Every once in a while, since we switched over to using only unrefined sugars, I miss that fluffy, powdered, white sugar that makes such delicate icings and special treats.

Though I have seen some organic icing sugars, I have never seen one that was made with something like Sucanat or Rapadura. These are my granulated sugars of choice (aside from other wholesome sweeteners) because they are made of 100% dehydrated cane sugar (no high heat, no chemical process, they still retain the nutrients from the sugar cane).

So, I decided to make my own. How hard could it be?

Not very hard, as it turns out. If you have a blender, you too can make your own unrefined powdered sugar!

Here’s how:

Start with Sucanat or Rapadura. I buy mine in 50 lb bulk bags from Azure Standard because it’s cheapest that way. It takes us almost 2 years to use it all up, but it’s still just fine as we near the end of our last bag, so I consider the savings well worth it.

Rub the inside of your canister with a clean cloth first to ensure that it is absolutely dry. You don’t want sugar sticking to the sides, do you? I didn’t think so.

In the picture above, I probably have just a bit too much sugar in there (about 3 cups). I’m using a Vita-Mix, which is a very powerful blender, so it was able to handle the load, but barely.

If you have a more mediocre blender, use less (maybe 1 or 1 1/2 cups at a time) and do several batches. Even in a Vita-Mix or Blend-Tec or similar blender, I would still use a bit less. Probably 2 cups maximum at once.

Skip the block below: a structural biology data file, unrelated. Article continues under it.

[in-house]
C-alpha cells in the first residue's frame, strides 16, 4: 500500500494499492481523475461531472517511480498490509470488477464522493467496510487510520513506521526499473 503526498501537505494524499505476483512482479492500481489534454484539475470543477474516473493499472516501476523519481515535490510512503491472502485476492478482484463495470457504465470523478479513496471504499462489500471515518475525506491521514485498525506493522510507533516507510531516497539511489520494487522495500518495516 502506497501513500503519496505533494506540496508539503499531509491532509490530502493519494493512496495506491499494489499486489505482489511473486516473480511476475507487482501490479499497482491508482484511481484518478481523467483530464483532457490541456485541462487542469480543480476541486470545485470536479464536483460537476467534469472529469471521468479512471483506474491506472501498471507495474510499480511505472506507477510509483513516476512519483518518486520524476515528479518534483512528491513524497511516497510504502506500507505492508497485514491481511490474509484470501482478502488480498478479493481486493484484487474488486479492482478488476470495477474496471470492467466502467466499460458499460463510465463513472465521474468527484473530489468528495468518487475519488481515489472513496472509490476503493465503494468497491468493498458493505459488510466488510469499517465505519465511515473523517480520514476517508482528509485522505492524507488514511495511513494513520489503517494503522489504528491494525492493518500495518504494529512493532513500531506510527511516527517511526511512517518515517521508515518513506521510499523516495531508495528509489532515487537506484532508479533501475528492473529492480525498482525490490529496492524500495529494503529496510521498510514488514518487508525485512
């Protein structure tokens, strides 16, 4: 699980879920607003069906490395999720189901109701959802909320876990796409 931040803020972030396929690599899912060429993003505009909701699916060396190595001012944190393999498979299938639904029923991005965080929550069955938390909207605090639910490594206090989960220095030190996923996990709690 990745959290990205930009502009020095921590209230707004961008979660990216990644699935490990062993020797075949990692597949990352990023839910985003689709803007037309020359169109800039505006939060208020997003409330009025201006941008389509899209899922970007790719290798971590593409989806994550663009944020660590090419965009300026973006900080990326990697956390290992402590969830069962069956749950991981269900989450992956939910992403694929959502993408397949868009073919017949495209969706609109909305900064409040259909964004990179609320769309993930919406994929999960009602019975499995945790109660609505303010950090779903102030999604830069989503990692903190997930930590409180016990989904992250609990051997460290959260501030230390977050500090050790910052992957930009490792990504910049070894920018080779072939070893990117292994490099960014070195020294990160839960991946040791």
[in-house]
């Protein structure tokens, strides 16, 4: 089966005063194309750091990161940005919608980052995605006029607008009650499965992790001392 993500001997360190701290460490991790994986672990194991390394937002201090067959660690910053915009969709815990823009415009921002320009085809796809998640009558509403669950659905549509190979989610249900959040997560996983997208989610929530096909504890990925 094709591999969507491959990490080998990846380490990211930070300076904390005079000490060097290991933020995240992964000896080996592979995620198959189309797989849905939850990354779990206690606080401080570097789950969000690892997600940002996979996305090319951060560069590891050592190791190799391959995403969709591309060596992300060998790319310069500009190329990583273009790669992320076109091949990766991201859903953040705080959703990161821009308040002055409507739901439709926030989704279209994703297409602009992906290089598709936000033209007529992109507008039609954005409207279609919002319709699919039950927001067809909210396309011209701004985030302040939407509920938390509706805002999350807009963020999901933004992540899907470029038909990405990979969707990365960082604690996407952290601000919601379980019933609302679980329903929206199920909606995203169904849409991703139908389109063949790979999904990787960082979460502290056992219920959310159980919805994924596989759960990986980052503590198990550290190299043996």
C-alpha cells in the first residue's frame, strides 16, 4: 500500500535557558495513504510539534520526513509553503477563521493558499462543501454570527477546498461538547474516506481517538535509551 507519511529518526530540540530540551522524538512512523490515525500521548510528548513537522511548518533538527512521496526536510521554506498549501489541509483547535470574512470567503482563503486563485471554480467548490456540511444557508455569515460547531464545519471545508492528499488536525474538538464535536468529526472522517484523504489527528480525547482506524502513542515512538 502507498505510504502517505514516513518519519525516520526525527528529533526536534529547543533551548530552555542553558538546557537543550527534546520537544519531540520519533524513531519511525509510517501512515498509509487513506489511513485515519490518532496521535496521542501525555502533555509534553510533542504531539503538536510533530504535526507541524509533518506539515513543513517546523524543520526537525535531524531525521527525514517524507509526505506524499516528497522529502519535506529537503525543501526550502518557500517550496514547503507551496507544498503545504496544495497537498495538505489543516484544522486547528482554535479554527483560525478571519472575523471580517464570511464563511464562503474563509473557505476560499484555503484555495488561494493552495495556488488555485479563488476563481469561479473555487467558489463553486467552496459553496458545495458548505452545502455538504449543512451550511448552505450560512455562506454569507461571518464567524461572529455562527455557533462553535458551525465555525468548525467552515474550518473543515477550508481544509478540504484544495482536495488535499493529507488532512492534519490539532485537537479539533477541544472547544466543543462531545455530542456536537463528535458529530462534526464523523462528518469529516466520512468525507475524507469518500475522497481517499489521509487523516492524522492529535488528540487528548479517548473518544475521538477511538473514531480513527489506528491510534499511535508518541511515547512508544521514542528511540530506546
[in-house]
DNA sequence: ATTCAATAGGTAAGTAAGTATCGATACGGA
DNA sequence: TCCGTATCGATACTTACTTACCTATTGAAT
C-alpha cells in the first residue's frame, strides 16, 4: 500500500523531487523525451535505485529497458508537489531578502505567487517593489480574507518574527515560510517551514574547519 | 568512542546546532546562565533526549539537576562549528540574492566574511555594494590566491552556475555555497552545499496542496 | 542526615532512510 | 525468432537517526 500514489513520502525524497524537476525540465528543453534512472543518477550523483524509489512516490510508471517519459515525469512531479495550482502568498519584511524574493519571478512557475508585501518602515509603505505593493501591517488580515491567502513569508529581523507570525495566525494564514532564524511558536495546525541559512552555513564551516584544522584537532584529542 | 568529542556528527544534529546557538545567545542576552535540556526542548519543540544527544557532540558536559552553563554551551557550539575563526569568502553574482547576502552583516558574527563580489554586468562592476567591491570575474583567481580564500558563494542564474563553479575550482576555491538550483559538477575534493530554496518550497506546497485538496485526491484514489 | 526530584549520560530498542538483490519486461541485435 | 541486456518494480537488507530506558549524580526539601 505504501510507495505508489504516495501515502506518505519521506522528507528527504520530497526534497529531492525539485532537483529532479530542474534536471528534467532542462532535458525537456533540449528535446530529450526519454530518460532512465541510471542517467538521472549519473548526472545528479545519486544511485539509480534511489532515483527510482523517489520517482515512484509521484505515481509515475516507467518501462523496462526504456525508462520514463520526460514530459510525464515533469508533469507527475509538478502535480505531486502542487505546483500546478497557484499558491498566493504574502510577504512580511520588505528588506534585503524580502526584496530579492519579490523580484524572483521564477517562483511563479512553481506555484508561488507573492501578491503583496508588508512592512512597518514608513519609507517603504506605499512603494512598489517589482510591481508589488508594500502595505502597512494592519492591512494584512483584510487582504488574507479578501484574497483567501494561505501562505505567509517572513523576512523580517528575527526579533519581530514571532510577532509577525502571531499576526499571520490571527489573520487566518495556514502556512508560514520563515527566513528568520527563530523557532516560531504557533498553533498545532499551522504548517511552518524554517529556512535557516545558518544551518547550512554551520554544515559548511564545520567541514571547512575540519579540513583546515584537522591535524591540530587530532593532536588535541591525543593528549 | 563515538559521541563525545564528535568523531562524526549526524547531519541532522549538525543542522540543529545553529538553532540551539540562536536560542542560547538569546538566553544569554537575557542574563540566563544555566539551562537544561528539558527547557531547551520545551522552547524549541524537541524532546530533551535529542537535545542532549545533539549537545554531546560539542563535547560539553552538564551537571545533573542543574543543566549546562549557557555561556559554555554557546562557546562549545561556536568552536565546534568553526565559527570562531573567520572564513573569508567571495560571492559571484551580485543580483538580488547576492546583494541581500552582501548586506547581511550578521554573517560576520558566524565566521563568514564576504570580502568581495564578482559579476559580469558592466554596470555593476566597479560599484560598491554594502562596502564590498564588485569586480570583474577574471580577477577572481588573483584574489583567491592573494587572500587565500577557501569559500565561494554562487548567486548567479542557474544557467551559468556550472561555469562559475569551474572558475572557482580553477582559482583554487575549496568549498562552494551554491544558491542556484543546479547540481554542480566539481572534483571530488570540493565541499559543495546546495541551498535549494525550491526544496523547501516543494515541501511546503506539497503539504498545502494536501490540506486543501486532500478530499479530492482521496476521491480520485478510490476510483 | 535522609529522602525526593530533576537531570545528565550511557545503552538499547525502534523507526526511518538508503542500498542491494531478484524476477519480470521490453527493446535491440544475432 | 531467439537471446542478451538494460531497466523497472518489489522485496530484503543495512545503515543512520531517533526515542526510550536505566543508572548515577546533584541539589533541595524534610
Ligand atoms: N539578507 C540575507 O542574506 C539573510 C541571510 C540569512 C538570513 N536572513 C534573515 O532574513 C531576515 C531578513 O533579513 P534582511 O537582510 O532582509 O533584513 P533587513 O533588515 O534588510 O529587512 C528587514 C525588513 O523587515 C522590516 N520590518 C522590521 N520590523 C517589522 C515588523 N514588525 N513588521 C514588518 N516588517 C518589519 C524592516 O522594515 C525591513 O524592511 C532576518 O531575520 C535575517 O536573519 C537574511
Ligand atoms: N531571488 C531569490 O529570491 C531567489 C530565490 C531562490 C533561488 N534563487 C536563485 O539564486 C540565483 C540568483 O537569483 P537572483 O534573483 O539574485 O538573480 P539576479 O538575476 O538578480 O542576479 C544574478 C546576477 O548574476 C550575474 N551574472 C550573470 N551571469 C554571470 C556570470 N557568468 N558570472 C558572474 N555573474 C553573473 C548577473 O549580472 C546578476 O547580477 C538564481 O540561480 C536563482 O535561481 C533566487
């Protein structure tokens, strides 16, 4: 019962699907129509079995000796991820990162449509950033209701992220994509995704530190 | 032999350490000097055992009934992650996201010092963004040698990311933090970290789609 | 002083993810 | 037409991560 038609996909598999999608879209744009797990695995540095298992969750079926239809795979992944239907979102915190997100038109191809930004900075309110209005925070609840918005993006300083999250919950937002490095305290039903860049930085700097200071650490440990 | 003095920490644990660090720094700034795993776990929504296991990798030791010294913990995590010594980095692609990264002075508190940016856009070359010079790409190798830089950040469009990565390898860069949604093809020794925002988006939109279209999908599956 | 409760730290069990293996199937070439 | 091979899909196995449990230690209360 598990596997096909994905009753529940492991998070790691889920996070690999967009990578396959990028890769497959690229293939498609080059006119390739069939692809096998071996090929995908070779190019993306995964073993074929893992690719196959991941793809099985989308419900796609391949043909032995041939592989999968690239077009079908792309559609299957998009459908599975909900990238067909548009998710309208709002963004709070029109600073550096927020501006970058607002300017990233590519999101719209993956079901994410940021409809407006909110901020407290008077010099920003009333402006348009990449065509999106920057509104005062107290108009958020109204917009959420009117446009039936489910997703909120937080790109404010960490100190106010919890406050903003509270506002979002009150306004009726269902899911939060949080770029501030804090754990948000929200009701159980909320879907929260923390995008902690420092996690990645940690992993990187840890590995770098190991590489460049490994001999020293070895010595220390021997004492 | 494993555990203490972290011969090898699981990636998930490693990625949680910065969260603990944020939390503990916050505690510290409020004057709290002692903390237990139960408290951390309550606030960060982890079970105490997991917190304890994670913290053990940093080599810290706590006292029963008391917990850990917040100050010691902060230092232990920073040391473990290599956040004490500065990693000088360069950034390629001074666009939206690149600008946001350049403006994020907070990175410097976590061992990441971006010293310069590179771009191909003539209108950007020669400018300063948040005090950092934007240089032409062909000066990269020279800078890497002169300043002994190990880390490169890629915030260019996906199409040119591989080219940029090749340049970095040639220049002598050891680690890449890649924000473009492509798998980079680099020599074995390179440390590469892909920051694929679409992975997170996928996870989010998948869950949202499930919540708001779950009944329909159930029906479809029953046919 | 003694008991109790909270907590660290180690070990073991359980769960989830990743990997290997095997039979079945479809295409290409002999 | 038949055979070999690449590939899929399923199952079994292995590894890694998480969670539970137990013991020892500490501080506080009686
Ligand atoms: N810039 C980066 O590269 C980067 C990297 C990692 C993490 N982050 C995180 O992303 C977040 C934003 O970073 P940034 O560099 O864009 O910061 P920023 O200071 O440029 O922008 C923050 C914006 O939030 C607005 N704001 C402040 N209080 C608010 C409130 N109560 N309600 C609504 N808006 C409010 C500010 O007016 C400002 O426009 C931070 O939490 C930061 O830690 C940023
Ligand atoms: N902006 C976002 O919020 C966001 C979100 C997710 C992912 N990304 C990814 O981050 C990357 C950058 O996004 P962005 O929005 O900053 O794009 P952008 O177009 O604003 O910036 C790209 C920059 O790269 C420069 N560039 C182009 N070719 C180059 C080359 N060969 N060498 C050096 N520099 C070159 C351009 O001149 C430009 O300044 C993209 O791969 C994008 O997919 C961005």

You want it to be light enough that it can move freely, and not begin to pack down because of the weight of the sugar.

I tried this again tonight with only a cup of sugar, and it was so much easier and faster to get a nice consistency and light, powdery texture. So less is definitely more.

How long do you have to blend it? It really just depends.

In my Vita-Mix, it took just over a minute and that was with too much sugar. When I did it the second time using less, it took more like 30-40 seconds. In a cheaper blender, it might take up a couple of minutes. You’ll just have to watch it until you get the texture you want.

The finished product. You can see how powdery it really is, as it splashed up onto the sides of the bowl when I poured it in.

If you don’t want to breathe in the delicious, very powdery sugar wafting in the air (cough, cough), let your blender settle for a moment or two before you take the lid off.

It is also still light brown in color, not pure white. The reality is that it just isn’t white sugar. You won’t be able to color your icing without a darker, brown tone still coming through. If you want truly white icing for coloring purposes, try this Cream Cheese Honey Icing instead.

This is perfect for making buttercream icing for a birthday cake or “sugar” cookies, or any other special holiday treat that you’ve got planned. Make a nice thin, drizzly icing to cover a scrumptious gingerbread cake. Enjoy the return of powdered sugar to your kitchen.

(But remember… even healthier sugar is still sugar… so use it sparingly and keep it a “treat”, ok?)

Want some {healthier} dessert recipes where you can practice using unrefined sugars? Smart Sweets and Treat Yourself are my go-to “real food” dessert recipe books (that is, when I’m not mucking around and creating my own recipes.  :)

Do you use powdered sugar? What is your favorite (real food!) recipe to use it in?